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Combination of blood-based biomarkers and neuropsychological assessment enables reliable classification of tested subjects by controls, mild cognitive impairment and Alzheimers disease
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Journal of Molecular Biomarkers & Diagnosis

ISSN: 2155-9929

Open Access

Combination of blood-based biomarkers and neuropsychological assessment enables reliable classification of tested subjects by controls, mild cognitive impairment and Alzheimers disease


7th International Conference and Expo on Molecular & Cancer Biomarkers

September 15-16, 2016 Berlin, Germany

Martin Kleinschmidt

Fraunhofer Institute for Cell Therapy and Immunology, Germany

Scientific Tracks Abstracts: J Mol Biomark Diagn

Abstract :

Current treatment of Alzheimerâ??s disease (AD) is initiated at stages where the brain has irrevocably lost numerous neurons. Simple biochemical tests to differentiate normal aging from prodromal or demented stages are needed. Current standards identifying preclinical AD are neuroimaging and cerebrospinal fluid (CSF) analysis, but these methods are more cost-effective and more invasive than blood-based biomarker assays. However; in contrast to the approved methods quantifying the AD biomarker amyloid ?² (A?²), Tau and P-Tau in CSF, detection of these biomarkers in blood is much more difficult due to at least 10-fold lower concentrations, but the 100-fold higher overall protein content leading to massive interference in currently used assay systems. Therefore, an assay was developed isolating A?² by a multivalent capture system which exploits avidity effects by interactions of several anti-A?² antibodies to multiple epitopes of the A?² molecule. In our study, all participants were classified by a comprehensive neuropsychological assessment into controls, mild cognitive impairment (MCI) and AD. Blood samples were analyzed for several A?² species, pro-inflammatory markers, anti-A?² autoantibodies, and ApoE allele status, respectively. Plasma A?²(1-42) was significantly decreased in MCI and AD compared to controls and strongly correlates with carrying ApoE ?µ4 allele. Furthermore, the A?²(1-42)/A?²(1-40) ratio is stepwise decreased in controls, MCI and AD, differentiating these groups significantly. Autoantibodies against pyroglutamate-modified A?² (pGlu-A?²), but not unmodified A?², were significantly decreased in AD compared to MCI and controls. Interestingly, the autoantibodies donâ??t correlate with ApoE ?µ4, supporting the associated plasma A?² analysis with additional and independent information.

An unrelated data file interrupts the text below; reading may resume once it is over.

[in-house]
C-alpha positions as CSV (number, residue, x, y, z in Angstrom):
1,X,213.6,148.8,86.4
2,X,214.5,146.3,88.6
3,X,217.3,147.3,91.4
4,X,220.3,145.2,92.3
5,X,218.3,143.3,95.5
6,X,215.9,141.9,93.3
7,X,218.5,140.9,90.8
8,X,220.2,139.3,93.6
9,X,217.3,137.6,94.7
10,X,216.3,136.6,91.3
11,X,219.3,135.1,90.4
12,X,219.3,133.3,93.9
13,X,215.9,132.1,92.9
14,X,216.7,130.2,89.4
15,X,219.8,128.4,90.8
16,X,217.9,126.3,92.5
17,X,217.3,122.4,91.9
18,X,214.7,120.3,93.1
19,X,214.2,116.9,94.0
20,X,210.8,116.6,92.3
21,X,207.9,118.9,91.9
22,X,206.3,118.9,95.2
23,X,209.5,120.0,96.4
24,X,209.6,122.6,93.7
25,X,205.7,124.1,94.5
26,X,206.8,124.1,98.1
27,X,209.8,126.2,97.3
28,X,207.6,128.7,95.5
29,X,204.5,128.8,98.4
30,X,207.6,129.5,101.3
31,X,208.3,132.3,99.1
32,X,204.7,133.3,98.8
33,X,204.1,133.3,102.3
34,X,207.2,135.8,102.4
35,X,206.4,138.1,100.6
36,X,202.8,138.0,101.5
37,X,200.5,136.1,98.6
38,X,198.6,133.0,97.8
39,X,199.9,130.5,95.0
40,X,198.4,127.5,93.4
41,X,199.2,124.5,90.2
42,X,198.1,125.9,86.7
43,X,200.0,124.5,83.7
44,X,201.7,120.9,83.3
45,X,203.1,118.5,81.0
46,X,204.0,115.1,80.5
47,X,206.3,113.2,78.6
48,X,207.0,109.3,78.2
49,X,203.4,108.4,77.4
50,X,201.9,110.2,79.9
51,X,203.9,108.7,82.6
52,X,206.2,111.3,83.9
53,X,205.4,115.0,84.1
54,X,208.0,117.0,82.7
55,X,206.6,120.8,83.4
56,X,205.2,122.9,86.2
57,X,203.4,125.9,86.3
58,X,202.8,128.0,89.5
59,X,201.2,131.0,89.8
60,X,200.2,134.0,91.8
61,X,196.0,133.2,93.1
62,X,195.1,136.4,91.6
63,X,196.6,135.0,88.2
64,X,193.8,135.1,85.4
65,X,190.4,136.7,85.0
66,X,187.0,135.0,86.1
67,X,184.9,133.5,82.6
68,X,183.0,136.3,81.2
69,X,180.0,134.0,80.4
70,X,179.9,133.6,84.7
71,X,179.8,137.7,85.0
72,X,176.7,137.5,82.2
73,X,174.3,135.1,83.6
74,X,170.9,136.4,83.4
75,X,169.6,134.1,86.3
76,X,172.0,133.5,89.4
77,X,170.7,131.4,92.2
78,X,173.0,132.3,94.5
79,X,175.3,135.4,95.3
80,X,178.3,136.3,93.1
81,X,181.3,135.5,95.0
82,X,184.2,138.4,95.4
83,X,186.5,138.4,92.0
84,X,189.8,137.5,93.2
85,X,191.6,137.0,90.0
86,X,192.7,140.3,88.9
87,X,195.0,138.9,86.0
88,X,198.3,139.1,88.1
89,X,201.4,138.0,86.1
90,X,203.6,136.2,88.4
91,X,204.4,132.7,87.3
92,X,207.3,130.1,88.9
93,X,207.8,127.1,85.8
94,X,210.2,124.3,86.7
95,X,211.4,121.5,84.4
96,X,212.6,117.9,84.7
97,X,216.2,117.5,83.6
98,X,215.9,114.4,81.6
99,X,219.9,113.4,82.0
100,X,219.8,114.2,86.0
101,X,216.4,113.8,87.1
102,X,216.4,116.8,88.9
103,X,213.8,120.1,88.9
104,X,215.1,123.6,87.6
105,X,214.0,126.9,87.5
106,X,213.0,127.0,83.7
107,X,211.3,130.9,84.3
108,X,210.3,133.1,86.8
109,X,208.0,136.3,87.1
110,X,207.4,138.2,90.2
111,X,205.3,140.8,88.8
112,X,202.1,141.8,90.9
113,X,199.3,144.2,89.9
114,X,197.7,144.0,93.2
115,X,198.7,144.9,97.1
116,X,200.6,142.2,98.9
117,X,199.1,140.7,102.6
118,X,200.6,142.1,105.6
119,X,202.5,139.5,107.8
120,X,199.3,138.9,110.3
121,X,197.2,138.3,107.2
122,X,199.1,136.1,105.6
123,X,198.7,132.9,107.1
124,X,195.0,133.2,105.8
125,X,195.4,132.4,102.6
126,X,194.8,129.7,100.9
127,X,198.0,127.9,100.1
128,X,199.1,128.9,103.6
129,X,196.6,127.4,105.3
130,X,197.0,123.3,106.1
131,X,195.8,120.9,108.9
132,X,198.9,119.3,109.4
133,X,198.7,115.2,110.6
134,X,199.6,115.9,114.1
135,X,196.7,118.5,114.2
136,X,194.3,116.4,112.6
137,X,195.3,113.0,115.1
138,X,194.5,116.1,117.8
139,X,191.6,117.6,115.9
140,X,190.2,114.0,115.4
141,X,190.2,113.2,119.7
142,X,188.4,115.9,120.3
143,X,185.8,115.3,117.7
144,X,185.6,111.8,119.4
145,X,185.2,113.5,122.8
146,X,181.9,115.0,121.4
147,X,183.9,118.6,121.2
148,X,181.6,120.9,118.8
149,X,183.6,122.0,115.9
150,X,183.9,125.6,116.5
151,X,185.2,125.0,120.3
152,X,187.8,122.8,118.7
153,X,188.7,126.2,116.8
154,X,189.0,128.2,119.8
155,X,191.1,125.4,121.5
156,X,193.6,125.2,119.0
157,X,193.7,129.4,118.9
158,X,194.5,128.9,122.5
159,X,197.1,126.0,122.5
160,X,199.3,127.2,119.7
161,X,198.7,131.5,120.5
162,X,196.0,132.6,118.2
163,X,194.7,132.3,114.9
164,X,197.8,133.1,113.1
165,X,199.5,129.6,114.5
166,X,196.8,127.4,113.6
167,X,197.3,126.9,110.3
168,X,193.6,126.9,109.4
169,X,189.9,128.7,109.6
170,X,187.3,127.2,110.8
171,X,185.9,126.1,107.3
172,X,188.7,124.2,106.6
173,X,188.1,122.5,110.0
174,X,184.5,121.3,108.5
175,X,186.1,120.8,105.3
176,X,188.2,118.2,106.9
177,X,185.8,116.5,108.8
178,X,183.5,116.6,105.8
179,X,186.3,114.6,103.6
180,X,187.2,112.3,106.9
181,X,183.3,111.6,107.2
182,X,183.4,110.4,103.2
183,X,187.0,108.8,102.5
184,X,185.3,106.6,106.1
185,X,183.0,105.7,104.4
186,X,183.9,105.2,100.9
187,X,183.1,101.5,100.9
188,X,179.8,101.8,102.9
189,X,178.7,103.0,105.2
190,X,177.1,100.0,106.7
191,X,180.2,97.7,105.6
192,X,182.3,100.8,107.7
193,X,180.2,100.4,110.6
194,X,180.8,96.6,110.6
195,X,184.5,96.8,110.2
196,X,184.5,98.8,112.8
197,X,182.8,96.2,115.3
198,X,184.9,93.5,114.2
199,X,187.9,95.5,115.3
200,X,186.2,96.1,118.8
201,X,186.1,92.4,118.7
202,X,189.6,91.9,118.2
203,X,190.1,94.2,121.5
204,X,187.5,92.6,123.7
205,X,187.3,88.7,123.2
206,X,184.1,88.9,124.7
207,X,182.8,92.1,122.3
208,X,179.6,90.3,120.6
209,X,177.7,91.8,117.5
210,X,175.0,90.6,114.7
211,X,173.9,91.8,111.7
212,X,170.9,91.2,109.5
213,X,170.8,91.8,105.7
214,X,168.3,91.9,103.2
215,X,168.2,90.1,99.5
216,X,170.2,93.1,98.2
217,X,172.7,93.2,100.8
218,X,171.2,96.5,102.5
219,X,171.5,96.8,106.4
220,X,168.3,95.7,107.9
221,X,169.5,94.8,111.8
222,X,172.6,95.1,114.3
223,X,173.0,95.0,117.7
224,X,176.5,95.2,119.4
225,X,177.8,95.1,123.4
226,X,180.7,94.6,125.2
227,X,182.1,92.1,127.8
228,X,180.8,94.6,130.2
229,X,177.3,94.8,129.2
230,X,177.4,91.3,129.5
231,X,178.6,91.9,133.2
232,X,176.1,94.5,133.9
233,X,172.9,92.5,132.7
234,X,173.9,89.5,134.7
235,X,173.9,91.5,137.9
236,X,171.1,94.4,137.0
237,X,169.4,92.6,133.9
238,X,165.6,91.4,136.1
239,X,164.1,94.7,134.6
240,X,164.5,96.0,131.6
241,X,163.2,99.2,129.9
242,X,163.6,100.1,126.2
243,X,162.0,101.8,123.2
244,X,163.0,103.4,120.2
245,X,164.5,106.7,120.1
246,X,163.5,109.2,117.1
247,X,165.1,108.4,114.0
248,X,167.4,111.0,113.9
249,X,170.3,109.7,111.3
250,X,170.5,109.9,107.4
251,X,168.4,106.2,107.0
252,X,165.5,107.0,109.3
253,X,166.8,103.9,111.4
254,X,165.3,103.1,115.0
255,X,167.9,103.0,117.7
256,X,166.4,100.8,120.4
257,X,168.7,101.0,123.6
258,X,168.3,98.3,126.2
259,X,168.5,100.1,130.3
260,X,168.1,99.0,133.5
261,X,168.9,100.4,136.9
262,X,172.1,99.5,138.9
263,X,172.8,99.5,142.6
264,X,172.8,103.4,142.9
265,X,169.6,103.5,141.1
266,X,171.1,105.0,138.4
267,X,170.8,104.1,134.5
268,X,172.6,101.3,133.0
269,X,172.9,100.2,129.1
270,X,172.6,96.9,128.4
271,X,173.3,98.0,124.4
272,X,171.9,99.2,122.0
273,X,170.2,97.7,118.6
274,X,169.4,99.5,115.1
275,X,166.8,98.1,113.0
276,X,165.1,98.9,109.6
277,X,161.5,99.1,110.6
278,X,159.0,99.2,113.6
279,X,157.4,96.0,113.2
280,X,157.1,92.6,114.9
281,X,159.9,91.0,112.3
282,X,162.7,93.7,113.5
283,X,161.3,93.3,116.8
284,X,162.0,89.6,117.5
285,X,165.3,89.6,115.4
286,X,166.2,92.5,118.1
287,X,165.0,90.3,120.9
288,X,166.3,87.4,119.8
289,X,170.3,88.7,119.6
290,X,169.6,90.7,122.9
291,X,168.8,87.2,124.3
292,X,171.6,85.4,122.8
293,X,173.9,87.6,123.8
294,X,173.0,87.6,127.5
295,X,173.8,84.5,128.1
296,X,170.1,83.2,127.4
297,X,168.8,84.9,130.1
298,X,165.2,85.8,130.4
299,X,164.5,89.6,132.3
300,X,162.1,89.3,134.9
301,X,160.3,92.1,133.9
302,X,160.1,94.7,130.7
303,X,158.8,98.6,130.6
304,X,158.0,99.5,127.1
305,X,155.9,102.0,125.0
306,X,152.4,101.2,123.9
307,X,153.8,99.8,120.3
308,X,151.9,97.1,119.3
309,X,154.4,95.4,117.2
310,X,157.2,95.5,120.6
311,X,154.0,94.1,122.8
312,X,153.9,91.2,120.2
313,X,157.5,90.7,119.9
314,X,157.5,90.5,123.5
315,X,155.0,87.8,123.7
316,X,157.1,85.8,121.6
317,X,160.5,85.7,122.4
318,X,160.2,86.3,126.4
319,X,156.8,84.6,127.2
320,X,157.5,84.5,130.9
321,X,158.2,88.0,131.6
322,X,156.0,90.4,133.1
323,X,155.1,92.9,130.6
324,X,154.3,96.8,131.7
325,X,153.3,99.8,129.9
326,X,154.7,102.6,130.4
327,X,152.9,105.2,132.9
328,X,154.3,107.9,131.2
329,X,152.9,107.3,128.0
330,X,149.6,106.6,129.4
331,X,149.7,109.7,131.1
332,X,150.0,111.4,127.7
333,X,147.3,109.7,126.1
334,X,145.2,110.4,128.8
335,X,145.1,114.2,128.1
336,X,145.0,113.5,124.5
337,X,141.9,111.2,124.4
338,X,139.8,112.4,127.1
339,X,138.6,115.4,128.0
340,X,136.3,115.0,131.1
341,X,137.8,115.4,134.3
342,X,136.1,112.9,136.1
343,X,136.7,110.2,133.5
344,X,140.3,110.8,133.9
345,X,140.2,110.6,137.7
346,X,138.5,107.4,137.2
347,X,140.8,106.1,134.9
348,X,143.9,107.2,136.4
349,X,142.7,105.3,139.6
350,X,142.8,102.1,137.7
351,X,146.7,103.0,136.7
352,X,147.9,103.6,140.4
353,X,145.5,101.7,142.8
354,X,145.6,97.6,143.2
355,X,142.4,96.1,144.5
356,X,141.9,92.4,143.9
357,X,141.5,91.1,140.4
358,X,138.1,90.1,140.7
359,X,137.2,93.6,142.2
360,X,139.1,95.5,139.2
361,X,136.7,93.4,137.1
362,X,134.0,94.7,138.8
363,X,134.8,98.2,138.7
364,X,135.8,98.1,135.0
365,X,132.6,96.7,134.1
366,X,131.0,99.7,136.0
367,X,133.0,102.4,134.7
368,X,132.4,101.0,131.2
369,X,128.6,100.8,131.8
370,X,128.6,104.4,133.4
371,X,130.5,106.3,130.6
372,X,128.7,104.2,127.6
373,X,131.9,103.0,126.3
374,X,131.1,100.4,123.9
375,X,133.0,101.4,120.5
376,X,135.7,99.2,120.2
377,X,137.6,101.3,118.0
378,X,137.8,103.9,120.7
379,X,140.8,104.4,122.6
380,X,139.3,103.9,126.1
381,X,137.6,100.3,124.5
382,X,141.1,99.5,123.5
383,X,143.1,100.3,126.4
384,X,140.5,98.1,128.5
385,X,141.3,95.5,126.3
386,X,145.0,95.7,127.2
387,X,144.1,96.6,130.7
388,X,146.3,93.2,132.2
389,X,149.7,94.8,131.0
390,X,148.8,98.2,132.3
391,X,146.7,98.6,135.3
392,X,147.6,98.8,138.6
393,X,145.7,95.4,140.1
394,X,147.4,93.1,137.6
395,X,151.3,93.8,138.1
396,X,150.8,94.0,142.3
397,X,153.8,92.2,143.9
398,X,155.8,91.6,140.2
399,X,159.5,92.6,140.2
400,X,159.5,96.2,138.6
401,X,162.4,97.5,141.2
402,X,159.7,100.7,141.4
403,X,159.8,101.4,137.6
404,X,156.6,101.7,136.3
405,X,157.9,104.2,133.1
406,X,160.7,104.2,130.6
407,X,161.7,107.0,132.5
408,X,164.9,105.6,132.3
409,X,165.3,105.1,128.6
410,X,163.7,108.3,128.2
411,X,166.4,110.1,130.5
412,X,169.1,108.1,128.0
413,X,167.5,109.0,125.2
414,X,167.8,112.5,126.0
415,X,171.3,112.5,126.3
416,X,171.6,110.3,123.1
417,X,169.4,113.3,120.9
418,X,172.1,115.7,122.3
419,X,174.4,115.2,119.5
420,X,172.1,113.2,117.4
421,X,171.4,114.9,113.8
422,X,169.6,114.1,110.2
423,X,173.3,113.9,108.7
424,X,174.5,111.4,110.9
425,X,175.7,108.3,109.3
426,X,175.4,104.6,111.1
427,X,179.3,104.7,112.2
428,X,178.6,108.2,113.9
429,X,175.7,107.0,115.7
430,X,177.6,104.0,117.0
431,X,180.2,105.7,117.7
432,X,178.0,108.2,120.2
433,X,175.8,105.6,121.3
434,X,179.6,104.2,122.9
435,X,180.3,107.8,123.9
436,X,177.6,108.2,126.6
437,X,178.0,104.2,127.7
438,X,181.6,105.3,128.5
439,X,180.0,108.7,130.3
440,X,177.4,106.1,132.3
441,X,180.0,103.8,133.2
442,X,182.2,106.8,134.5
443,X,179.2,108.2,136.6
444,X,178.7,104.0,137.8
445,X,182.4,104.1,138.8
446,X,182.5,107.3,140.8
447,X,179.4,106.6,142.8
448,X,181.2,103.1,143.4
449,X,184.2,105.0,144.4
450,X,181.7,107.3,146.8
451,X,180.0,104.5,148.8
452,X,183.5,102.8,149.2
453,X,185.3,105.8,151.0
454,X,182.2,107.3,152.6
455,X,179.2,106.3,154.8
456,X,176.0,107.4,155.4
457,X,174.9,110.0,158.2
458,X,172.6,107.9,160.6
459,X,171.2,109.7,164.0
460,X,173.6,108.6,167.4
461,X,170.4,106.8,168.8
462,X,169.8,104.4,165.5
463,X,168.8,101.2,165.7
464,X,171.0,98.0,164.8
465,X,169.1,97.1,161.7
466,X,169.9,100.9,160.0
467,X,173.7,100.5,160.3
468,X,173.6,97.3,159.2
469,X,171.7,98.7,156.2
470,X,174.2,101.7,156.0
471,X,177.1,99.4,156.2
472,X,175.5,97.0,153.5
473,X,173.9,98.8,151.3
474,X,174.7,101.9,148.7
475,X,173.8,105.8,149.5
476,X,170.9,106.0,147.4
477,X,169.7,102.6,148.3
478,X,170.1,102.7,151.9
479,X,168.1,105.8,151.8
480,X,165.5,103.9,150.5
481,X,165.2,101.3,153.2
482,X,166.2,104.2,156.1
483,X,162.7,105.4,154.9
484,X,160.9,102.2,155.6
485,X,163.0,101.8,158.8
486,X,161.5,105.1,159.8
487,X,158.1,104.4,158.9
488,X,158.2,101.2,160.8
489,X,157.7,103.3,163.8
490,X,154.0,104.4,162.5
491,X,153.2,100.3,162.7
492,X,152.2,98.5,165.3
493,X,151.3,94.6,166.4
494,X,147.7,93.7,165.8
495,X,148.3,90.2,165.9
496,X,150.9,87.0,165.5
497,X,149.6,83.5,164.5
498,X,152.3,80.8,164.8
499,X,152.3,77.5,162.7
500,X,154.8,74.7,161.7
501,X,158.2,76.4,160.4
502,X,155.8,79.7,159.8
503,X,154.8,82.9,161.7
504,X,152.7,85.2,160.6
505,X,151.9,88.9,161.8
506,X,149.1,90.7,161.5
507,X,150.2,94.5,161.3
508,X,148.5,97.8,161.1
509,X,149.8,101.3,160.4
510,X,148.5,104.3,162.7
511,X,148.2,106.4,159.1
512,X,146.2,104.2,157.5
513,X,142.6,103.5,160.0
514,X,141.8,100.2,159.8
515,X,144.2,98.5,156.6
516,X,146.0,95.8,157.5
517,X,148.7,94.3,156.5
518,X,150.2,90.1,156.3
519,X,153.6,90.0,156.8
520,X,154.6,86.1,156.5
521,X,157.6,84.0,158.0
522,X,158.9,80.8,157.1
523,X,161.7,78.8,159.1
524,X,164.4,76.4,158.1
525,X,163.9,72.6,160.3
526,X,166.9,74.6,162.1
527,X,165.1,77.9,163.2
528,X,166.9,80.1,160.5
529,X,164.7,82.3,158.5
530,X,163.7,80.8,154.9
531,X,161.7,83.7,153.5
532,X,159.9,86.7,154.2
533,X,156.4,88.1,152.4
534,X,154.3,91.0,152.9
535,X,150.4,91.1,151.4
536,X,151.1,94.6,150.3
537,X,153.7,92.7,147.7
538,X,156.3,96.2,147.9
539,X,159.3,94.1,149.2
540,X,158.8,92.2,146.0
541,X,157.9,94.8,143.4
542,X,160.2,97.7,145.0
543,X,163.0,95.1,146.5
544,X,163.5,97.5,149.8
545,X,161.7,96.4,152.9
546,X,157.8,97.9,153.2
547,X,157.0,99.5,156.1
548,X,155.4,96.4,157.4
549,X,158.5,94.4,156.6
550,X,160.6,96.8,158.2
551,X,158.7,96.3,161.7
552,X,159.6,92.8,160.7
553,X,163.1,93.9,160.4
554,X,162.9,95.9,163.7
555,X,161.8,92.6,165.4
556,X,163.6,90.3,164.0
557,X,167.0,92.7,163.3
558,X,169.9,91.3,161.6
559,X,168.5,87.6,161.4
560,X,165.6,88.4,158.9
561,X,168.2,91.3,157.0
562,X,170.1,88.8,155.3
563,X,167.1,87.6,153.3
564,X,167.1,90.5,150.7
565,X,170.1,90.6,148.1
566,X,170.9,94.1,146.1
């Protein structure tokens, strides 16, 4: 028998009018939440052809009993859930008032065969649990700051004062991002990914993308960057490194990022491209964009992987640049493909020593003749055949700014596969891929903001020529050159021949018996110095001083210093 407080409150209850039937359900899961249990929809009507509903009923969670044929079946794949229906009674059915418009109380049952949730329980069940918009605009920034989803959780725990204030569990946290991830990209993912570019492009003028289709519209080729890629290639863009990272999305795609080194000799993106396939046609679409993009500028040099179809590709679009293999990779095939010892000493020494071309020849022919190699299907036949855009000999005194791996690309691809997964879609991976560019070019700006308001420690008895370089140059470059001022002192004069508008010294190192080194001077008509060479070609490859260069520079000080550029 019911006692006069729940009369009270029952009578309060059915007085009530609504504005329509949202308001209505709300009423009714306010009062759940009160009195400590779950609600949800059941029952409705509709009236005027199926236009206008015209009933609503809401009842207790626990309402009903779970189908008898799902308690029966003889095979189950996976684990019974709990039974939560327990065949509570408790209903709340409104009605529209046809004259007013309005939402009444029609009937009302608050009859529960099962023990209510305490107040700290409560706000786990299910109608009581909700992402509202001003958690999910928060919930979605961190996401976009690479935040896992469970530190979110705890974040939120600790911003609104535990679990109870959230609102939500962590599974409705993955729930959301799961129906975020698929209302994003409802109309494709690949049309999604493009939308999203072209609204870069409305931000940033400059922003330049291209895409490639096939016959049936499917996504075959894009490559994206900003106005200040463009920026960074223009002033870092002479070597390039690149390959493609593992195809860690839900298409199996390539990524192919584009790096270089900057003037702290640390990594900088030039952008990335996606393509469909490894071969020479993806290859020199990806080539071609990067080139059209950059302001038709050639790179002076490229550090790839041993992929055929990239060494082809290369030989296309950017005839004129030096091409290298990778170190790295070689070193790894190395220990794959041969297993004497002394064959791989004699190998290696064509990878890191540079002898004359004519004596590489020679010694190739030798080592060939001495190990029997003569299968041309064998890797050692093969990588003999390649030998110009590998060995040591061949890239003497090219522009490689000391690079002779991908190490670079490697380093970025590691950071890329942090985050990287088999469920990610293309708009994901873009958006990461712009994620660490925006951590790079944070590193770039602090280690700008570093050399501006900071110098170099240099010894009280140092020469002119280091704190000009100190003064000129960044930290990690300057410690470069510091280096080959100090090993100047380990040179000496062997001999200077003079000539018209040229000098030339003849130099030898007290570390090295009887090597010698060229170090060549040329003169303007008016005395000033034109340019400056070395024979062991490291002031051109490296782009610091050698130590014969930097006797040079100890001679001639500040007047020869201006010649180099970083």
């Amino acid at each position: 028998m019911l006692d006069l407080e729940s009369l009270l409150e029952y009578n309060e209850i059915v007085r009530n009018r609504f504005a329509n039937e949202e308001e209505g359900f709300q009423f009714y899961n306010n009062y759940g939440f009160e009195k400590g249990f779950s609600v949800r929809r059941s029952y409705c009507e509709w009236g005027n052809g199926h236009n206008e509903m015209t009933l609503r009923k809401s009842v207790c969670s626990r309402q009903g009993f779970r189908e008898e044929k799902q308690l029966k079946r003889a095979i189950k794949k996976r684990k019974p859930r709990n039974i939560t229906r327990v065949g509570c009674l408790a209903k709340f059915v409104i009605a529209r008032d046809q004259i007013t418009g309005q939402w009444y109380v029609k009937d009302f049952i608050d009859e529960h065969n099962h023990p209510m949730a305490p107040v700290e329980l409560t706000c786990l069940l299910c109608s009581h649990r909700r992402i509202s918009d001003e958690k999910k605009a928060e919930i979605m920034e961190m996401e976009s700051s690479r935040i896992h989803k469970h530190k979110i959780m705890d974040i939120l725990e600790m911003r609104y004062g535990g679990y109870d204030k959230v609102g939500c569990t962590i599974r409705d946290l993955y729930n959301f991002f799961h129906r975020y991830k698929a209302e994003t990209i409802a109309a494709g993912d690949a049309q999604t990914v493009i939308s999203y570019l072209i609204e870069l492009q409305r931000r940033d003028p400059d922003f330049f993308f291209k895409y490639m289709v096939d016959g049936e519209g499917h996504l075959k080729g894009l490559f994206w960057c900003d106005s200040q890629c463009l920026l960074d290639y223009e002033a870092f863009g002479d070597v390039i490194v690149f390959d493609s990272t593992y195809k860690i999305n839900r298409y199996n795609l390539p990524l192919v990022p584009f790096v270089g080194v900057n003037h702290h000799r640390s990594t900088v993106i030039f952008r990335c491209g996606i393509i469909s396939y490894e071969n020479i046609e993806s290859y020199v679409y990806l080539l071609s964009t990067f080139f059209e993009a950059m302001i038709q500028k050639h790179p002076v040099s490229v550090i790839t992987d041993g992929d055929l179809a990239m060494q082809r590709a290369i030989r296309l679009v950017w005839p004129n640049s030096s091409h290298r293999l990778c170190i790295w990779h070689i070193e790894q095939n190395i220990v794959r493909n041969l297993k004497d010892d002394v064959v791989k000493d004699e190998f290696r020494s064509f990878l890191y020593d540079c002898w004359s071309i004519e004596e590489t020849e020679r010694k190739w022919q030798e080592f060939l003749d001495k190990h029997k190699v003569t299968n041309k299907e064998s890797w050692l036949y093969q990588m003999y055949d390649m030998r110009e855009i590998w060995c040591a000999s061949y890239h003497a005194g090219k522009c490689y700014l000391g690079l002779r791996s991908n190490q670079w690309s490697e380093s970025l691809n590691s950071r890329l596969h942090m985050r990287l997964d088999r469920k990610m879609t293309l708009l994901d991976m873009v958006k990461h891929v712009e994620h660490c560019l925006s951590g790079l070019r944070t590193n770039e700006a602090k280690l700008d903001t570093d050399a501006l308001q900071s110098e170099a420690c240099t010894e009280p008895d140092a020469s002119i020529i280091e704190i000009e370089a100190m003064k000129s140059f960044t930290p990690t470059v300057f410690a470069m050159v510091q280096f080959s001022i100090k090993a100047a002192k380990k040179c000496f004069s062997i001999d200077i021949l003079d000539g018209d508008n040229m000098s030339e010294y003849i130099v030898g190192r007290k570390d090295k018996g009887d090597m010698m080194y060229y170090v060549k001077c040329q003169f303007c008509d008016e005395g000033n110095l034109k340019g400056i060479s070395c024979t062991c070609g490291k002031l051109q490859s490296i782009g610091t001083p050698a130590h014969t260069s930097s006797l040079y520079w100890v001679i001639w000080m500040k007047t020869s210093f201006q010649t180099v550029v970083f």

Biography :

Martin Kleinschmidt has received his PhD in 2004 from the Martin-Luther-University Halle-Wittenberg. At the Probiodrug AG, he was responsible for biophysical characterization of interactions by SPR, ITC and X-ray structure analysis. Later, he was the Project Manager for assay development. In 2013, he changed over to Fraunhofer IZI-MWT and is now Head of lab clinical and biophysical analytics. He has published 17 papers in well-known journals and is currently Associate Editor for the Journal of Alzheimer’s Disease.

Email: [email protected]

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Citations: 1523

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